The federal government no longer has a statute of limitations when it comes to collecting on debt that is owed to them. Lisa Parker reports.
Buried deep inside a massive piece of legislation passed by Congress sits a little-noticed passage that, with few exceptions, wipes out any statute of limitation for a debt owed to the federal government.
Thanks to the "Food, Conservation and Energy Act of 2008," anyone overpaid by a federal agency, at any time in their life, can now be tracked down and put on the hook for debts that are decades old.
For Bridget Galazkiewicz of Minooka, the unexpected tax grab began in the form of a mysterious message from the IRS she received the day after she expected her tax refund.
"If you haven't already seen a letter, expect one," she said of the message.
Soon thereafter, a letter arrived from the Department of the Treasury announcing the government had seized all $1,200 of her 2012 return for a debt about which she said she knew nothing.
There was no warning letter or call, just the seizure notice.
"It just raised more questions because it said the money went to Social Security, and I am not on Social Security... haven't been since I was a kid," Galazkiewicz explained.
Calls to the Social Security Administration left her more confused.
"(They) told me that I was making too much money in 1968. I was eight years old, so I don't think I was making any money," she said. "I had a .25 cent allowance."
The letter contained a social security number that Galazkiewicz thought had belonged to her mother. Galazkiewicz later found out it was actually her father's. And the confusion, she said, got thicker from there.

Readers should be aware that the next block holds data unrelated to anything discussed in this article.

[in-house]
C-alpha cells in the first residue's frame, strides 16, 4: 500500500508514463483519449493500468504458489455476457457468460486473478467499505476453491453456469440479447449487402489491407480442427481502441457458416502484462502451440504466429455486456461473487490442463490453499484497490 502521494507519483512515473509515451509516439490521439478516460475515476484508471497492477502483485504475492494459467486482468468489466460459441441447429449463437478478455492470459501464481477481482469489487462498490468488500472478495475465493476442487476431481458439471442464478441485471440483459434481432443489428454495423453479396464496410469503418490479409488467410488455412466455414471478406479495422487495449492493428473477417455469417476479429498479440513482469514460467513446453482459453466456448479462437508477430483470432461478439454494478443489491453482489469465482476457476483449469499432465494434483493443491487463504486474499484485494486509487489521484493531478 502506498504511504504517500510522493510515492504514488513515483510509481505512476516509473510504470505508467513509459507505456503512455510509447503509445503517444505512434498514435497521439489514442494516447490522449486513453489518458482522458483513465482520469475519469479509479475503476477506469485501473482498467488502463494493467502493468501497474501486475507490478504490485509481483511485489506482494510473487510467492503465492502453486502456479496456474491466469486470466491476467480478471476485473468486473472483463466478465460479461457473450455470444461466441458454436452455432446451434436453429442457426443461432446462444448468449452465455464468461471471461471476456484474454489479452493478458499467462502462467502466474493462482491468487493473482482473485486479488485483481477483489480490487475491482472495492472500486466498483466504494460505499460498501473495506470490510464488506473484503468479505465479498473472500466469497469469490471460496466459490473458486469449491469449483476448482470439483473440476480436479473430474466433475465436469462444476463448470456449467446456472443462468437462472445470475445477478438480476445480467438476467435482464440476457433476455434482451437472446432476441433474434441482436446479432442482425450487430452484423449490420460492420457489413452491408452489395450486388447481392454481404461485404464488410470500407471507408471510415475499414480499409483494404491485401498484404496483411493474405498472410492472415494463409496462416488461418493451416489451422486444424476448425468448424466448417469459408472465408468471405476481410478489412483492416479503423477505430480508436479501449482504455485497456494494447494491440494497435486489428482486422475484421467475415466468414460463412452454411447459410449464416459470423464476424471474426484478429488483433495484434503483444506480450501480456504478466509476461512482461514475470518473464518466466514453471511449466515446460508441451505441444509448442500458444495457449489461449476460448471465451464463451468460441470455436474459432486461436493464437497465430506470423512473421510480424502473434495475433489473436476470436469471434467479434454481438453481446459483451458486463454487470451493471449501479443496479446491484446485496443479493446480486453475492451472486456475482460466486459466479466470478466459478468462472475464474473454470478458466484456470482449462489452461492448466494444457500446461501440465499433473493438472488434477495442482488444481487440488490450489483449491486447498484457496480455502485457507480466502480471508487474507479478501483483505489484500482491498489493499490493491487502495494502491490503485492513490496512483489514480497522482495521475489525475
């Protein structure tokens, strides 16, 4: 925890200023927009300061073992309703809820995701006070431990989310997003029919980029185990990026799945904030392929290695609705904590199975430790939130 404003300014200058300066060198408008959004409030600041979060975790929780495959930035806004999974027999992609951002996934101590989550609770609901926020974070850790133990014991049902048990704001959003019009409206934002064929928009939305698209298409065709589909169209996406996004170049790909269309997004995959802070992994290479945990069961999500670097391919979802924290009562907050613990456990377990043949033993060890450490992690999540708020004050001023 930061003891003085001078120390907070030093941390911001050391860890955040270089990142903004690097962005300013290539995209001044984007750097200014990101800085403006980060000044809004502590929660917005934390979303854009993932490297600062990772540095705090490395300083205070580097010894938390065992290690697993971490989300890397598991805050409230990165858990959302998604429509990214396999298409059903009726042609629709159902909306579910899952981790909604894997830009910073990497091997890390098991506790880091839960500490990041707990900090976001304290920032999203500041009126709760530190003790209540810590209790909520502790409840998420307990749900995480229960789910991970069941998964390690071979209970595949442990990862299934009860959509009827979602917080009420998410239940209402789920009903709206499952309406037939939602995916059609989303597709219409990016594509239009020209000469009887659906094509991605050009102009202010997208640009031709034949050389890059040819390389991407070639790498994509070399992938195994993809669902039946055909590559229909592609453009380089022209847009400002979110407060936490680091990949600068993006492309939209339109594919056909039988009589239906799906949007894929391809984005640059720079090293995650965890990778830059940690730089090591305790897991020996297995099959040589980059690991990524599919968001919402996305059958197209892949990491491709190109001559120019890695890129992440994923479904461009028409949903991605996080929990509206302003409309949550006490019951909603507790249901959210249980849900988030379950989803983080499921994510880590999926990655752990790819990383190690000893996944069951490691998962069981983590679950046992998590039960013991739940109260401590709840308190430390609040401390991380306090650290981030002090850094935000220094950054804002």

"And then (they) told me that my mother was working, if I wasn't working, in 1968 and she made too much money," Galazkiewicz recalled.
If you are thinking 45 years is too far for the government to reach back, you would have been correct until very recently. The tiny section tucked away on page 561 of the legislation allowed the federal government to blow out any existing statute of limitations and go after debts decades old.
"This completely lacks due process. It is not a fair system at all," Ralph Martire of the Center for Tax and Budget Accountability told NBC5 Investigates. "So now they can go back 20, 30, 40 years -- which they are doing. It is problematic for taxpayers on a number of levels."
Martire pointed out that some federal agencies, such as the SSA, already had a 10-year statute of limitations. To wipe that out and give agencies an "indefinite" timeframe to go back and find their own mistakes, he said, is a bad idea.
"If they haven't acted on a claim in 10 years, maybe they ought not act on it at all. Maybe it is marginal," he said. "This is guilty until proven innocent... a really unfair burden to put on the taxpayer."
Ultimately, in Galazkiewicz' case, the SSA said she was overpaid for survivor's benefits for her father, who died in 1964. After an inquiry by NBC5 Investigates, a spokesperson for the SSA said Bridget's wages rose for a four-month period in 1979, and that increase led to an overpayment of the survivor's benefits. Almost 35 years later, Galazkiewicz said she has no way to prove or disprove what happened so many decades ago.